Trudeau apologizes for the warship of Jews fleeing the Nazis in Canada

TORONTO – Prime Minister Justin Trudeau was in Parliament on Wednesday and apologized for Canada's decision to send away an oil tanker full of Jewish refugees fleeing Nazi Germany on the eve of the Holocaust 79 years ago, saying it reflected years of unpleasant anti-Semitic foreign policy.

At the time, the Canadian government, run by the same Liberal party led by Trudeau, refused to allow the steamship, St. Louis, to land in June 1939 after being blocked from docking at its original destination. # 39; Havana. The ship was filled with over 900 passengers, most of the Jews who had escaped from Germany four months before the start of the Second World War.

"We apologize to mothers and fathers whose children we did not save, to daughters and children whose parents we did not help," Trudeau said.

The United States also rejected the desperate asylum requests of the captain, as well as Argentina, Uruguay, Paraguay and Panama. In the end, the boat is back in Europe, but not in Germany. Jewish organizations secured their visas for Great Britain, the Netherlands, Belgium and France. But while Germany expanded its territory, about 254 were captured and killed in Nazi death camps.

Mr. Trudeau's apologies came less than two weeks later from an armed man opened fire in a Pittsburgh synagogue, killing 11 worshipers and at a time when anti-Semitism is increasing throughout North America. It was not lost on many that was delivered the day after an American election campaign marked by attacks by refugees.

"The rhetoric we are hearing across the border is very similar to the rhetoric we have heard over the years – the denigration of the other, the denigration of the press – it is really scary," said Danny Gruner, who attended Wednesday's apology with his mother, Ana Maria Gordon, the only survivor of St. Louis living in Canada today.

Mrs. Gordon, who met Mr Trudeau in private, he was surrounded by many of his great-grandchildren and nephews.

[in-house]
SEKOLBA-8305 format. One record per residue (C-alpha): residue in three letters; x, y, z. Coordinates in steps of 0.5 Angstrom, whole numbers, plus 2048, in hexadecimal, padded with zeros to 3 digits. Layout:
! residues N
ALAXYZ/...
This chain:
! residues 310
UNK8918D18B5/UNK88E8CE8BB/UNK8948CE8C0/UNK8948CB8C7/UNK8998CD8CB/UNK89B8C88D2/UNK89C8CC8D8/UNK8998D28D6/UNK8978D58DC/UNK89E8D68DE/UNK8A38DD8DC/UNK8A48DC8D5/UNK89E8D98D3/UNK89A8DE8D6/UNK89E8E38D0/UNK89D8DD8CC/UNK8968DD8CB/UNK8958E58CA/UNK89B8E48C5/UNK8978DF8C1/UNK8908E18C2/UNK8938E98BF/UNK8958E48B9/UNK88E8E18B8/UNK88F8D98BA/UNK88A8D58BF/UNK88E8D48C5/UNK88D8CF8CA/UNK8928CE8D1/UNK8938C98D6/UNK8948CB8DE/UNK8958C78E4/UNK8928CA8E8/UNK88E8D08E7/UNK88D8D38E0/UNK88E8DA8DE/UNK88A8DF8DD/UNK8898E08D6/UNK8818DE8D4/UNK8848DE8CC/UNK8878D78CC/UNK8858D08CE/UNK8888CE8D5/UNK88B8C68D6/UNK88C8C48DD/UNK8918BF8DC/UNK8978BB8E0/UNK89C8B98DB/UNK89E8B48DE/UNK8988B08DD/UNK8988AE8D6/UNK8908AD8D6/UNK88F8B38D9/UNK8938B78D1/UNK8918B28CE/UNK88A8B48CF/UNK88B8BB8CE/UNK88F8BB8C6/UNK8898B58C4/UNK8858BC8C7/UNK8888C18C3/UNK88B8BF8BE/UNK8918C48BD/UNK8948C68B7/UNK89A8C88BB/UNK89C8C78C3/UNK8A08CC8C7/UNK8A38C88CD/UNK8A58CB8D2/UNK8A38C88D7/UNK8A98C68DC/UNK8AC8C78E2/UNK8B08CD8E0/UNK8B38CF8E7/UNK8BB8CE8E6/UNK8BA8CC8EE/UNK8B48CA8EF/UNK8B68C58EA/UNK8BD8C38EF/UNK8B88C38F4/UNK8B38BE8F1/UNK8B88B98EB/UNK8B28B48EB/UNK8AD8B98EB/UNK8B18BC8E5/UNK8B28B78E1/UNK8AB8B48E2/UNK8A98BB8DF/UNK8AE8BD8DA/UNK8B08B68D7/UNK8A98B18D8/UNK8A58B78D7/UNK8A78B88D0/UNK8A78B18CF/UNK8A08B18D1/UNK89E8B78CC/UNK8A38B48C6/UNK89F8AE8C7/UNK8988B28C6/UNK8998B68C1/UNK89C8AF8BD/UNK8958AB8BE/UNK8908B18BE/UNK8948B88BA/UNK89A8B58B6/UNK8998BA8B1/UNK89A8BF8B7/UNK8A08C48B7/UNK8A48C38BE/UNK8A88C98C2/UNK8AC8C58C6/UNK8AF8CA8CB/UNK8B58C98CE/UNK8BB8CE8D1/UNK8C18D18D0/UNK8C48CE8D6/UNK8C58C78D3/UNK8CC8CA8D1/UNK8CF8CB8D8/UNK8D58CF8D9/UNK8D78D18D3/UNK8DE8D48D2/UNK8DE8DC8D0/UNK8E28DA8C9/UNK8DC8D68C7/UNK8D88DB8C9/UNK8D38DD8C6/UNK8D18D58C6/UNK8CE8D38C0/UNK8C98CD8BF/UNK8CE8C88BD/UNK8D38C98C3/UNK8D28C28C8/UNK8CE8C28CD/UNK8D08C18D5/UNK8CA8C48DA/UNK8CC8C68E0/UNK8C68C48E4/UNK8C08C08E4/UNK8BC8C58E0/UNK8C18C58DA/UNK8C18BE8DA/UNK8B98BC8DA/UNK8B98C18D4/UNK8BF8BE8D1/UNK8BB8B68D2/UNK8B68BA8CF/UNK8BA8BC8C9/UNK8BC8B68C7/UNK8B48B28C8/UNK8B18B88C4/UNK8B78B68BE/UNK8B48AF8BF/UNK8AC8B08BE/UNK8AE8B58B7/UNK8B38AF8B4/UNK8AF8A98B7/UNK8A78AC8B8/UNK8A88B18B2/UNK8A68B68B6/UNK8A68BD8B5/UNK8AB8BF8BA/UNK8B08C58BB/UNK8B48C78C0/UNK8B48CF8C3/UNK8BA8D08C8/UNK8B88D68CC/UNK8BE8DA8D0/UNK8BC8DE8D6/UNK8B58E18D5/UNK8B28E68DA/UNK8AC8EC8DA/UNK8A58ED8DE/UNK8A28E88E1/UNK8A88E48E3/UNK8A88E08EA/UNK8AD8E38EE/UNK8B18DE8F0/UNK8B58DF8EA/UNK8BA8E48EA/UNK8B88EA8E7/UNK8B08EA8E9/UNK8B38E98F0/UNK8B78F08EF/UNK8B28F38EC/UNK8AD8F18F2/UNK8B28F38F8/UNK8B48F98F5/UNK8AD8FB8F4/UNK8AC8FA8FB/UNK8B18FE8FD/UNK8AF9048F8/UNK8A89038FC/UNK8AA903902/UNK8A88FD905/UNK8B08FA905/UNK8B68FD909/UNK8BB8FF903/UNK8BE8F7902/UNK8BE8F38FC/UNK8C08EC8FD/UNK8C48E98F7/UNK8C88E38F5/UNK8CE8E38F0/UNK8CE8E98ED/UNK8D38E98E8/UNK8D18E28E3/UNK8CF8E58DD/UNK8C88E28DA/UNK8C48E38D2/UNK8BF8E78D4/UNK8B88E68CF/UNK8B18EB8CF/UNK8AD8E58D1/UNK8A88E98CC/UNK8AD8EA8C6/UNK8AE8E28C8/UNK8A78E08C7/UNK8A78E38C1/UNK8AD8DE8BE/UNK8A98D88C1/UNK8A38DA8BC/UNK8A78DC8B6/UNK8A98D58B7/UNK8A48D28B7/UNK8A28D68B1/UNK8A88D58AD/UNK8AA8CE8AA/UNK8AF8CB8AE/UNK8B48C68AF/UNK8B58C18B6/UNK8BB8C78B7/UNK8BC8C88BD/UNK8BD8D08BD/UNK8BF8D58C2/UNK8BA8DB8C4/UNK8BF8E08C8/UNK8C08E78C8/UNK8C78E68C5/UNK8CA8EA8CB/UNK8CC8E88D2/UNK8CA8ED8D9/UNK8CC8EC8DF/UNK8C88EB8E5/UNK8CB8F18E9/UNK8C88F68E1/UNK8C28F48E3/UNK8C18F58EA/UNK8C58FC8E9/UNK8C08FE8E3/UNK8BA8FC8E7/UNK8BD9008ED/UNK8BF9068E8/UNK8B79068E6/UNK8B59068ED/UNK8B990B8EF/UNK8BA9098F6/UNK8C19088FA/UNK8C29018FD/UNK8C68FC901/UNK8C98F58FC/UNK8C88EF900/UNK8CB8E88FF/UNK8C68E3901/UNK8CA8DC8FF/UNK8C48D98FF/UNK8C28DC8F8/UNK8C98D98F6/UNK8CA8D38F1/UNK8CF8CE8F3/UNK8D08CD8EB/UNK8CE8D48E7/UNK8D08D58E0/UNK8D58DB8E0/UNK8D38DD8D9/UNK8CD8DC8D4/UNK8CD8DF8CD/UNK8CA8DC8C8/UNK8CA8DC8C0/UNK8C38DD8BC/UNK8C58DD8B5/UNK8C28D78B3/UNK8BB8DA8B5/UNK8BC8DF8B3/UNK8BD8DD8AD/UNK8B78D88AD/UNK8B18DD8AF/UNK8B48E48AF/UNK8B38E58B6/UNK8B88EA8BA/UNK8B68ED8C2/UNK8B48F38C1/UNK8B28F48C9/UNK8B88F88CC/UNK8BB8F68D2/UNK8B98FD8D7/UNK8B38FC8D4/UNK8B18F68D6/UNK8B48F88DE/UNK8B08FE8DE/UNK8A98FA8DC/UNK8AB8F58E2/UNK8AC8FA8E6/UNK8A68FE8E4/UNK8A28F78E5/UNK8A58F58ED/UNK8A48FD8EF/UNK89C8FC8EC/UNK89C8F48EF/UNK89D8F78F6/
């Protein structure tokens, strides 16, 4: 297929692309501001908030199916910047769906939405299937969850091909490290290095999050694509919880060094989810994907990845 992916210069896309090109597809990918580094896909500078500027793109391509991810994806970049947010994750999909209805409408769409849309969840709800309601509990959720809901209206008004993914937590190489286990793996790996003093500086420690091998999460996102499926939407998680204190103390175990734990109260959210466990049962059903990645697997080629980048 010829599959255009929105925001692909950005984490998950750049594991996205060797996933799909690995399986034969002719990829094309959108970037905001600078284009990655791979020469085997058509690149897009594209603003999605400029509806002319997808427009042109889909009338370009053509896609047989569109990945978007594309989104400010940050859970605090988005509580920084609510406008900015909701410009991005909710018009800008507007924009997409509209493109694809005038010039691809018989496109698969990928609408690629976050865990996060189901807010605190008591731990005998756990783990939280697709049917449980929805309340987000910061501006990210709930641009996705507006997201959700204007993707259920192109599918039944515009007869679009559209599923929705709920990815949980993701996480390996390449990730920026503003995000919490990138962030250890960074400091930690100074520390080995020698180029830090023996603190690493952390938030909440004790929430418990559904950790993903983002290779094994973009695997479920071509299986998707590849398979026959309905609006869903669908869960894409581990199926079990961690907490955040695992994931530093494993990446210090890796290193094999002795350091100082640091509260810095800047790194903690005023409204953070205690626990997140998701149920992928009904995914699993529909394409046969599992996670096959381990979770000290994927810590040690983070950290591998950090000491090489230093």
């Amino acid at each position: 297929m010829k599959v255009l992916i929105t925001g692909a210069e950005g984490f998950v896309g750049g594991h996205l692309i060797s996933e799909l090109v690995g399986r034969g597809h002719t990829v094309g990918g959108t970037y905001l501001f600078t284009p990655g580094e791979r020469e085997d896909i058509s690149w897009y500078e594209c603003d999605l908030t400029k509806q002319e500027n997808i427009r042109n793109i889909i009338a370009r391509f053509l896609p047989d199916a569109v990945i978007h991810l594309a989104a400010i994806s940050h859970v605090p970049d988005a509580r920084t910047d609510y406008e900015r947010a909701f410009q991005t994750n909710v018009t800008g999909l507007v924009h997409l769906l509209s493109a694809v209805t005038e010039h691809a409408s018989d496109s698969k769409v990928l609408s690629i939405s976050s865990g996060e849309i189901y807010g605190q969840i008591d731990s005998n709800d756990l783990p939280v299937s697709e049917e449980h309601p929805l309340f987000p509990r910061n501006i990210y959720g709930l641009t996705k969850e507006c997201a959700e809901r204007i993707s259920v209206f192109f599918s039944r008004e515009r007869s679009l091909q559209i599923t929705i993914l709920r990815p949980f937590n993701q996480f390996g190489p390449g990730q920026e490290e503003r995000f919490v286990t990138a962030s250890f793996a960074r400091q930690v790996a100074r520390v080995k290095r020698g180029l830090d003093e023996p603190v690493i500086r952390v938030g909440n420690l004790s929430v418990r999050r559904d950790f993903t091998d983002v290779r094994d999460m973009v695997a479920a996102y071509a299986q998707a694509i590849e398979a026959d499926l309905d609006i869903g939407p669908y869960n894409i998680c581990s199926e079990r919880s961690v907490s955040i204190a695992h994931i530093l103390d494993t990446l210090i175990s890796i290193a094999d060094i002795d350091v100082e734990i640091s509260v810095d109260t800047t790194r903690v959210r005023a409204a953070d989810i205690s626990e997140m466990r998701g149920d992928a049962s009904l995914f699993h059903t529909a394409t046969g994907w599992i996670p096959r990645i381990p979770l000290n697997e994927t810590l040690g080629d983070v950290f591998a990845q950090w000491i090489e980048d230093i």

Last week, Mr. Trudeau apologized to a first nation in British Columbia for treasoning the government by inviting the leaders of Tsilhqot to discuss peace 150 years ago. Instead of speaking, the government arrested them, put them on trial and hanged them.

He also apologized to Omar Khadr, the only Canadian detainee at the US military base in Guantánamo Bay, Cuba. He apologized emotionally with gay members of the army, the police and public service that they have been persecuted – some even imprisoned – because of their sexual orientation.

And crying he apologized to the natives of the province of Terranova and Labrador, where for most of the twentieth century the indigenous children were torn from their families and forced to attend colleges, where many were abused.

"You will not remove the guilt from the authors of the horror," said Gruner. "But at least you can deal with what was the country at that time, and try to understand where we are at this particular moment and where we want to be".

Judith Steel, an eighty-year-old grandmother from Queens, went to Ottawa to watch Mr. Trudeau's apology. He was 14 months old when he embarked in St. Louis with his parents.

They ended up in France, where it was hidden for the duration of the war. Both his parents were sent to Auschwitz in occupied Poland and murdered.

"I felt the prime minister's heart was so open and honest," said Ms. Steel, who cried throughout the ceremony on Wednesday.

"Excuses are a very important part of my life," said Ms. Steel, who emigrated to the United States after the war for being raised by her aunt and uncle. "What eats you is the anger, the fear and all the emotions that accompany the loss.We must forgive – not for them, but for ourselves".

On Wednesday, Trudeau mentioned the growing anti-Semitism that exploded in Canada, as in the United States, and promised to eliminate it.

"Canada and all Canadians must oppose xenophobic and anti-Semitic attitudes that still exist in our community, in our schools and in our workplaces," he said.

Canada's policy toward Jews during and after World War II was exposed by two university professors, first on an academic journal and later in the 1982 book, "None Is Too Many: Canada and the Jews of Europe." Their findings have had a profound effect on the country's psyche and have directly influenced the Canadian government's decision to open its arms to Vietnamese refugees, accepting some 60,000 people fleeing the Communist government.

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